A series of short-term votes to increase the debt ceiling would turn out to be a tax increase on Americans, according to Sen. Mark Warner (D-Va.).

"I'm going back to Standard & Poor's, which said if you do a temporary increase, you'd probably see a downgrade of our debt. That would end up being a tax increase for every American," Warner said on Fox News.

Warner said a default on U.S. debt after the Aug. 2 deadline would also hit people's pocketbooks.

"If we have a default, that would be a tax increase for every American family in the immediate high interest rate costs and a dramatic decline in the stock market. That's not a good way to go about this," Warner said.

Leaders in the House and Senate went to work on competing plans to raise the debt ceiling after bipartisan talks faltered over the weekend. Speaker John Boehner (R-Ohio) is advocating a two-step approach that would increase the debt ceiling by about $900 billion and set up a commission to find another $3 trillion in deficit reduction.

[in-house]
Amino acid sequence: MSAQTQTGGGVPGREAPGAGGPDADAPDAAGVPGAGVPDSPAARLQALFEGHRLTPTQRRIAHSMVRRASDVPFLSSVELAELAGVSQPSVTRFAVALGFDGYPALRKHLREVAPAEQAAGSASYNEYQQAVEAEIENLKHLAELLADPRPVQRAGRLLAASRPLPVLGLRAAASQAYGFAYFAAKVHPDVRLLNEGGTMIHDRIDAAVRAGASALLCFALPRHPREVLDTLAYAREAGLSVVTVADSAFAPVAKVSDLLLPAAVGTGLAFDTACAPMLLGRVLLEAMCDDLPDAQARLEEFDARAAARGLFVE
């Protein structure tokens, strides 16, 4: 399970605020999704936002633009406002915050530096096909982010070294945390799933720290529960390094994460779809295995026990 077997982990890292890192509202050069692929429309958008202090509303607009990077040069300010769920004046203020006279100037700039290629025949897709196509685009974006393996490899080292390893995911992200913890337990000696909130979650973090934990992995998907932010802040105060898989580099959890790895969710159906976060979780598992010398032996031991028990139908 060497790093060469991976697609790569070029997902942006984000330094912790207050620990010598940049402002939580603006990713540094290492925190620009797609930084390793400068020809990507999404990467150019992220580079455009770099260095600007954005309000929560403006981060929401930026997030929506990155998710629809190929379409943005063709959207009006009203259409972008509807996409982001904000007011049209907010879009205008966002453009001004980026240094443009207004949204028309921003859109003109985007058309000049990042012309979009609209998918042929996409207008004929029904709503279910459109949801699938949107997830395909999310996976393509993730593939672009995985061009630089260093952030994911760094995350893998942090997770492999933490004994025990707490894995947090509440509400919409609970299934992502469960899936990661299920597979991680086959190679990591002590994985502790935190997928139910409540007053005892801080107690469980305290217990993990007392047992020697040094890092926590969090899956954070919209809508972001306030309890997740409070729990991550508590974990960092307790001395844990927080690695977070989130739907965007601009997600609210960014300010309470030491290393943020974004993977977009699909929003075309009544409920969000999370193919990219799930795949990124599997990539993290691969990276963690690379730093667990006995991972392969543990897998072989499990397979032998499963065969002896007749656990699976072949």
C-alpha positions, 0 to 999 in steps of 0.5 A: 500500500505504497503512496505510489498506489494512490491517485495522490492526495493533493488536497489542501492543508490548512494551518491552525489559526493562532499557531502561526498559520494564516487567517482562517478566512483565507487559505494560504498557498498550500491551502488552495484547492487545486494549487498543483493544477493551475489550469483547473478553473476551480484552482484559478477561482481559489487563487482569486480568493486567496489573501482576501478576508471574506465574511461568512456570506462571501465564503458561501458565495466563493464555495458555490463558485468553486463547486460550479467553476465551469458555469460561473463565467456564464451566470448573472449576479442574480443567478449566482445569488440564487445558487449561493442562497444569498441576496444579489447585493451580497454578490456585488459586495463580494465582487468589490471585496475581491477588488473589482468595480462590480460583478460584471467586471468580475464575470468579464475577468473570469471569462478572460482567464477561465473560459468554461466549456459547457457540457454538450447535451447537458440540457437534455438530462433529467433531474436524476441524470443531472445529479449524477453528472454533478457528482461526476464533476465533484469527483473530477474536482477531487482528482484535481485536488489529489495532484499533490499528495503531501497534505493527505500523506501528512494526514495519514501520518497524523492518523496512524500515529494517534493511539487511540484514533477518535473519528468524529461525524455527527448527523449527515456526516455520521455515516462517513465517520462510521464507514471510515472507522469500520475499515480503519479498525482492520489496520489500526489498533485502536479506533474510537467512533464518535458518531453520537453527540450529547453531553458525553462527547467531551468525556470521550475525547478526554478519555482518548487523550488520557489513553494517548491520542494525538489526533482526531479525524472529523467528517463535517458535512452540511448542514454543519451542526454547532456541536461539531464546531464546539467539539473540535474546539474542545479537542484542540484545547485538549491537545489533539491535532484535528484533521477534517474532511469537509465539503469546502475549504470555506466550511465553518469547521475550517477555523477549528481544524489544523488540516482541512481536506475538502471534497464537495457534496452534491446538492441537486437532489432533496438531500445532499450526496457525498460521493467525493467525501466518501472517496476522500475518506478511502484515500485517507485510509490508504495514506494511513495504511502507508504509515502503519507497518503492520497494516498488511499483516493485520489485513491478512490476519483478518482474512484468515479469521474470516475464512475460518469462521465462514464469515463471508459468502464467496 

The GOP's plan would likely require a second vote to raise the debt ceiling before the 2012 elections. Republicans say President Obama has been pushing for a larger deficit-reduction package to avoid that scenario.

"The president’s worried about his next election, but my God, shouldn't we be worried about the country?" Boehner said on Sunday. "I'm not worried about the next election. I told the president months ago: Forget about the next election."

On Monday, Rep. Edward Markey (D-Mass.) said Boehner and his fellow Republicans are now pushing for a short-term debt-ceiling increase to hurt the economy and blame it on Obama.

"The Boehner approach really intends to have another debate next year that is just as big and that’s their point. A big debate this year puts a cloud over the markets and the economic environment, and another debate next year will do the same thing to our economic recovery," Markey said.

Boehner is planning to unveil his two-step solution on Monday afternoon. Later, Senate Majority Leader Harry Reid (D-Nev.) plans to offer his plan to raise the debt ceiling with around $2.7 trillion in cuts.